Tuesday, 29 April 2008: 1:30 PM
Floral Ballroom Jasmine (Wyndham Orlando Resort)
Variability in three Pacific teleconnection patterns are examined to see if net carbon exchange at a low-elevation, old-growth forest is affected by climatic changes associated with these periodicities. Examined are the Pacific Decadal Oscillation (PDO), Pacific/North American Oscillation (PNA) and El Niño-Southern Oscillation (ENSO). We use six years of eddy covariance CO2, H2O and energy fluxes measured at the Wind River AmeriFlux site, Washington, USA and five years of tower-pixel remote sensing data from the Moderate Resolution Imaging Spectroradiometer (MODIS) to address this question. The PDO, PNA and ENSO collectively explained 90% of the variance in annual NEP over the six year period. The forest transitioned from an annual carbon sink (net ecosystem production (NEP) = + 207 g C m-2 year-1) to a source (NEP = - 100 g C m-2 year-1) during two dominant teleconnection patterns between 1999 and 2004. The carbon sink year (1999) occurred during a strong La Niña while the source year (2003) occurred during El Niño. When climate indices are in-phase, i.e. all are negative (cool) or positive (warm), the greatest anomalies in carbon flux and mechanistic variables (light use-, water use-efficiency) were observed. Annual averages were + 0.63 g C m-2 day-1 (- 0.27 g C m-2 day-1) for NEP, 3.1 mg C / g H2O (4.1 mg C / g H2O) for WUE, and 1.7 g C MJ1 (2.1 g C MJ-1) for LUE during in-phase cool (warm) years.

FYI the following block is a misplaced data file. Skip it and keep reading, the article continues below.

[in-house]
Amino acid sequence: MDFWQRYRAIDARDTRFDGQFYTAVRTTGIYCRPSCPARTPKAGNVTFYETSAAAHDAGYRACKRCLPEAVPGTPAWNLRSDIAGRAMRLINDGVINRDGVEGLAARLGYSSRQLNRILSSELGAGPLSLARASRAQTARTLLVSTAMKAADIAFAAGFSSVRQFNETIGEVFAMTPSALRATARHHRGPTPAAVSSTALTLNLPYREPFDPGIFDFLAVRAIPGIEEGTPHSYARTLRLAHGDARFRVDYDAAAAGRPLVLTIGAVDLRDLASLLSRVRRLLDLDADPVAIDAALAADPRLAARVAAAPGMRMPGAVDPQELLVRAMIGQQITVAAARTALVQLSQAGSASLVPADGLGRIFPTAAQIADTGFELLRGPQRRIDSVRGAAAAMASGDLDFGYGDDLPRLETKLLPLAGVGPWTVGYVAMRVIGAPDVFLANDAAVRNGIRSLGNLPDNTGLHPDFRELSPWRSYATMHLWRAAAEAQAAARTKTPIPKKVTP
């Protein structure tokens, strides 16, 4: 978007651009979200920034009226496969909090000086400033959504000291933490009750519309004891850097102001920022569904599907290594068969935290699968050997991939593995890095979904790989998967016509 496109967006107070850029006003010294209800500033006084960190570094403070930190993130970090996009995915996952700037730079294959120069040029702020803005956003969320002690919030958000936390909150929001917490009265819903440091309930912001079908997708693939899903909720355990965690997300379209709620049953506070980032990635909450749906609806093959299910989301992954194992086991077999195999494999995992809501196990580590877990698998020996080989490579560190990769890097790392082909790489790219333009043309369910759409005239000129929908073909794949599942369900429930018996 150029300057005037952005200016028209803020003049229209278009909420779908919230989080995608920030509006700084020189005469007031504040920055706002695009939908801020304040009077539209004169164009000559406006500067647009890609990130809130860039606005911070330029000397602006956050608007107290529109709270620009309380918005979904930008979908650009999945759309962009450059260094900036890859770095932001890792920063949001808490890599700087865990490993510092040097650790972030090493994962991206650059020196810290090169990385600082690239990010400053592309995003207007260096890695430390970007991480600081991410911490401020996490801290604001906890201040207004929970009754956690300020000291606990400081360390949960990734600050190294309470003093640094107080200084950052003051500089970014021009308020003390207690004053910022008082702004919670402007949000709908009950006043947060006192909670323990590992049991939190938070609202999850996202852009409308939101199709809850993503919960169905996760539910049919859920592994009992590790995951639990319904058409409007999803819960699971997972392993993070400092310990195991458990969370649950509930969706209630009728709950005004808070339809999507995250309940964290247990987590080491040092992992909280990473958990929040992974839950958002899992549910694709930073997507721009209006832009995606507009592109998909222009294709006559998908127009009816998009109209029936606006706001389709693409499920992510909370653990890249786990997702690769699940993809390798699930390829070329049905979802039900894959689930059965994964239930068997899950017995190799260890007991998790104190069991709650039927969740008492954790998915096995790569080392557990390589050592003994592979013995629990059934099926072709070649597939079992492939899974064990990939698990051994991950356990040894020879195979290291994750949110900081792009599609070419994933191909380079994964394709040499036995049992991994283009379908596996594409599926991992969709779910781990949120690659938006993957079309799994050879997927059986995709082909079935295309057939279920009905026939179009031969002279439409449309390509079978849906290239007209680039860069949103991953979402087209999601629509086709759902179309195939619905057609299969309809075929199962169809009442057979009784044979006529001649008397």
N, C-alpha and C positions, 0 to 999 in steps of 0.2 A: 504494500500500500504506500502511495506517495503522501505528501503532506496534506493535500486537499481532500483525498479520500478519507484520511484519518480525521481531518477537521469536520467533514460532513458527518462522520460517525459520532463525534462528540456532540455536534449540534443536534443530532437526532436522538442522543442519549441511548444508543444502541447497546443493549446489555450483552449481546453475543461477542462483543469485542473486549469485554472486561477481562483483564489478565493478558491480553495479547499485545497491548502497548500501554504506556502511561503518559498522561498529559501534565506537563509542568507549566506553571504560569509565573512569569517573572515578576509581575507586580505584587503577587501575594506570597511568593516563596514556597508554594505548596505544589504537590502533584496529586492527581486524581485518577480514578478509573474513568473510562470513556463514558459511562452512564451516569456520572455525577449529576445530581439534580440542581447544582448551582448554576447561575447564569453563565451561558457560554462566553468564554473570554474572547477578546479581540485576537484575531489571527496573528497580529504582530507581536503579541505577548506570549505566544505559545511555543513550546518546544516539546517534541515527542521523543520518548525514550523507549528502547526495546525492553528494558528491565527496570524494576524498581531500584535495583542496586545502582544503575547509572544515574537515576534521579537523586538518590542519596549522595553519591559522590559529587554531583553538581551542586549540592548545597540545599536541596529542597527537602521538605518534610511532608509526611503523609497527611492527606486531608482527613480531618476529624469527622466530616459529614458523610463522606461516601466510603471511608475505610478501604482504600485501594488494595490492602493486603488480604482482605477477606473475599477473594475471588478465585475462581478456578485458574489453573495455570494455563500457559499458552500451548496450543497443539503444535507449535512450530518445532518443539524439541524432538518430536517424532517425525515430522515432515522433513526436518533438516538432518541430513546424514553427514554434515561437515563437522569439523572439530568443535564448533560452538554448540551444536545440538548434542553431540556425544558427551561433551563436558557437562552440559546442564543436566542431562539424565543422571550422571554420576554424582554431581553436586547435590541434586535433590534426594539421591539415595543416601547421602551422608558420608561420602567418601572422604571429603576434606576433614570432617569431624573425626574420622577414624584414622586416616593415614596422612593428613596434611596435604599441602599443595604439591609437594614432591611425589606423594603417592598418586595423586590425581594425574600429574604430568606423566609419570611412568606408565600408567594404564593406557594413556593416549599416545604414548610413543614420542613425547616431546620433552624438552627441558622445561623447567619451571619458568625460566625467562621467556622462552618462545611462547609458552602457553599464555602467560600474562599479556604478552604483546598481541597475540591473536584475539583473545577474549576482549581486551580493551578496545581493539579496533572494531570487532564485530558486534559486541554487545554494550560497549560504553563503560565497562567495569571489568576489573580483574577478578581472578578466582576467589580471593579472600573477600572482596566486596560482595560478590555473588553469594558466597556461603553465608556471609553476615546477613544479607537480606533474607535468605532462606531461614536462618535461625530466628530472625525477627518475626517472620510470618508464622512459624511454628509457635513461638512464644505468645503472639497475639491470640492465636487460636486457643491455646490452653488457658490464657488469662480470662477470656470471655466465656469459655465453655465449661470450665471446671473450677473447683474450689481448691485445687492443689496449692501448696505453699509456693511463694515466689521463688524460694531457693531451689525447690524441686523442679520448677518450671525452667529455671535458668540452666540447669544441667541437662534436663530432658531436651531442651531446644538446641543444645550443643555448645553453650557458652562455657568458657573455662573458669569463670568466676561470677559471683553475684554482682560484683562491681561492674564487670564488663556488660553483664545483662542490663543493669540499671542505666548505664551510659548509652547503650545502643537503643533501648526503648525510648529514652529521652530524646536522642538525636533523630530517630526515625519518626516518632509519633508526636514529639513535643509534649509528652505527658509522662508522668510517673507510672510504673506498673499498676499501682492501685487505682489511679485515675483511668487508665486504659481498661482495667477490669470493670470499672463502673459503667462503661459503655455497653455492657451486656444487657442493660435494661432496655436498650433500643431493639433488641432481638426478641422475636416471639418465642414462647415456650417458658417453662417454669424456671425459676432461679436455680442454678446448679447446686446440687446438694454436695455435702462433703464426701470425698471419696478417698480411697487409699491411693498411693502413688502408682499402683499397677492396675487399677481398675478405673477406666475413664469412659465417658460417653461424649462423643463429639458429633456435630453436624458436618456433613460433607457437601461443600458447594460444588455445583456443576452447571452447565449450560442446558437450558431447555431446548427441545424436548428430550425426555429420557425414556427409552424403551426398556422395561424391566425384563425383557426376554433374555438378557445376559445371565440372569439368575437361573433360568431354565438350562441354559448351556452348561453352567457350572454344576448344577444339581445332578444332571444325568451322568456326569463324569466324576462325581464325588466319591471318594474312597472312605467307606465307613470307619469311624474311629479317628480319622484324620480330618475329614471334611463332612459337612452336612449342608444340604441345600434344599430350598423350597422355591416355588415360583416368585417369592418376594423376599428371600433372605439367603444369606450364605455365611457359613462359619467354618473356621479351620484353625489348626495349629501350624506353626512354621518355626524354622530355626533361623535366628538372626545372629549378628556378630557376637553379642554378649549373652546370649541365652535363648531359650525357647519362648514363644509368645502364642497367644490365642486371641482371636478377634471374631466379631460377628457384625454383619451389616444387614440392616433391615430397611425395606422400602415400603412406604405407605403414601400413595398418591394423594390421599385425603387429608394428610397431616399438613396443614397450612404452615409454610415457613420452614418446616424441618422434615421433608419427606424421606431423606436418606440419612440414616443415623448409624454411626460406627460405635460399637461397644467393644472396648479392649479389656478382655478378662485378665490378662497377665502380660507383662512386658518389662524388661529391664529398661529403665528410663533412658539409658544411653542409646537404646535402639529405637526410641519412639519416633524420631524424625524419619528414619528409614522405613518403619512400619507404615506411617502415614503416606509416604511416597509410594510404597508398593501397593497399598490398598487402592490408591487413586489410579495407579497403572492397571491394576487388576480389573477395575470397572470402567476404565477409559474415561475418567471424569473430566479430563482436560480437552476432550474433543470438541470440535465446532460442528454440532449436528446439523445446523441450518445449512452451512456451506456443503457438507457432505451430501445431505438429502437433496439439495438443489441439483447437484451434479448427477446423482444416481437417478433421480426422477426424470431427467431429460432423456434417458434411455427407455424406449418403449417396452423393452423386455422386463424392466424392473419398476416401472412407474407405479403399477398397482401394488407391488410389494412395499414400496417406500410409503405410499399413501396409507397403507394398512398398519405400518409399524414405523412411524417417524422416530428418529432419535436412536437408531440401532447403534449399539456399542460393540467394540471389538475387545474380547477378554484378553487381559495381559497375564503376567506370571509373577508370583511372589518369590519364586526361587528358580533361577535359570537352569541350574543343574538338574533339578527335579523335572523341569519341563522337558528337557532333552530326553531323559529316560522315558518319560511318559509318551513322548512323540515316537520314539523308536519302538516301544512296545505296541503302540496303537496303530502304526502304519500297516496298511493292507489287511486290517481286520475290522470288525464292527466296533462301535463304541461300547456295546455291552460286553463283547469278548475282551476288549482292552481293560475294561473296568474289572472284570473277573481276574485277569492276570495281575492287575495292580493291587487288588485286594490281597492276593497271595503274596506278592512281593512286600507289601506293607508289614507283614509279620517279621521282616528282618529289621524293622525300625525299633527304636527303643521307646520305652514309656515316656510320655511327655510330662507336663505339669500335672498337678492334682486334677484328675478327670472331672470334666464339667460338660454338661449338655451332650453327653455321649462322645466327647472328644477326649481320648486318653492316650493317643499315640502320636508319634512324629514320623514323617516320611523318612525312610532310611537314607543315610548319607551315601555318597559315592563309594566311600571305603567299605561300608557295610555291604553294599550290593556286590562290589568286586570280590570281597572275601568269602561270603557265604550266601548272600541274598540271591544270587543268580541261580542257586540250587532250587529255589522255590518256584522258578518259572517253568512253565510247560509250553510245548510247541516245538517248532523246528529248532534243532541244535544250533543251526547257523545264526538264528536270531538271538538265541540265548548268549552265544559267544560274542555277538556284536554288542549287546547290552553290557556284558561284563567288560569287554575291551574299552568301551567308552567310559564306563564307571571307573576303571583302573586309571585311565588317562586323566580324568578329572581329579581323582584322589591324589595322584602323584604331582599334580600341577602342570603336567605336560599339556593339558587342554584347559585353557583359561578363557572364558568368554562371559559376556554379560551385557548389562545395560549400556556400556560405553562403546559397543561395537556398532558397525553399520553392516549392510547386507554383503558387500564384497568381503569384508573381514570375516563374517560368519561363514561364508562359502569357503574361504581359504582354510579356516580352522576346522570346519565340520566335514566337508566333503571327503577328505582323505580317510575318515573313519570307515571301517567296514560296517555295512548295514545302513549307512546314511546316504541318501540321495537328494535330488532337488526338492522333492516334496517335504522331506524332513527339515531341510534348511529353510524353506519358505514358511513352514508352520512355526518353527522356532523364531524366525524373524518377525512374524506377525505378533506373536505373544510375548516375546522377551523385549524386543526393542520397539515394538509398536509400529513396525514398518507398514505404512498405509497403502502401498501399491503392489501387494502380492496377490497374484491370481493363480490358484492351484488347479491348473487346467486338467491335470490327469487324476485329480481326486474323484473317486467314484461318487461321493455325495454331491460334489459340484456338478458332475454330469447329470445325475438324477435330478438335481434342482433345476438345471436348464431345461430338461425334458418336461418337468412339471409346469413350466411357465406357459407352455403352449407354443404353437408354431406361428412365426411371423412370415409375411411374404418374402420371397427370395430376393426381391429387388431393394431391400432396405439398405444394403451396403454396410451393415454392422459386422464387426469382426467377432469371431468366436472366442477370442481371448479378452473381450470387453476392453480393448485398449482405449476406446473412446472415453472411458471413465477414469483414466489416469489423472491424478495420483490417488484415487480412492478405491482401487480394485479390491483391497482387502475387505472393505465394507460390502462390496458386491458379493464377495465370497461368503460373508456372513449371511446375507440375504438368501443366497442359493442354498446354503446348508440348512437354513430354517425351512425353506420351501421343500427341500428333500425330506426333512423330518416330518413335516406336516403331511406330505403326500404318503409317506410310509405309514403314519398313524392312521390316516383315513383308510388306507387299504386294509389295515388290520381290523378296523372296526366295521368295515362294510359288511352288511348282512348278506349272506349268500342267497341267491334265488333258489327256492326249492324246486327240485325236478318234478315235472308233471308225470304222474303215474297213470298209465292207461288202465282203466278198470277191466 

Teleconnection patterns were connected to variability in the MODIS Enhanced Vegetation Index (EVI) but not to MODIS Fraction of absorbed Photosynthetically Active Radiation (FPAR). This work suggests that any increase in the strength or frequency of ENSO events coinciding with in-phase, low frequency Pacific oscillations (PDO and PNA) could substantially increase or decrease net CO2 uptake in similar Pacific Northwest forests.
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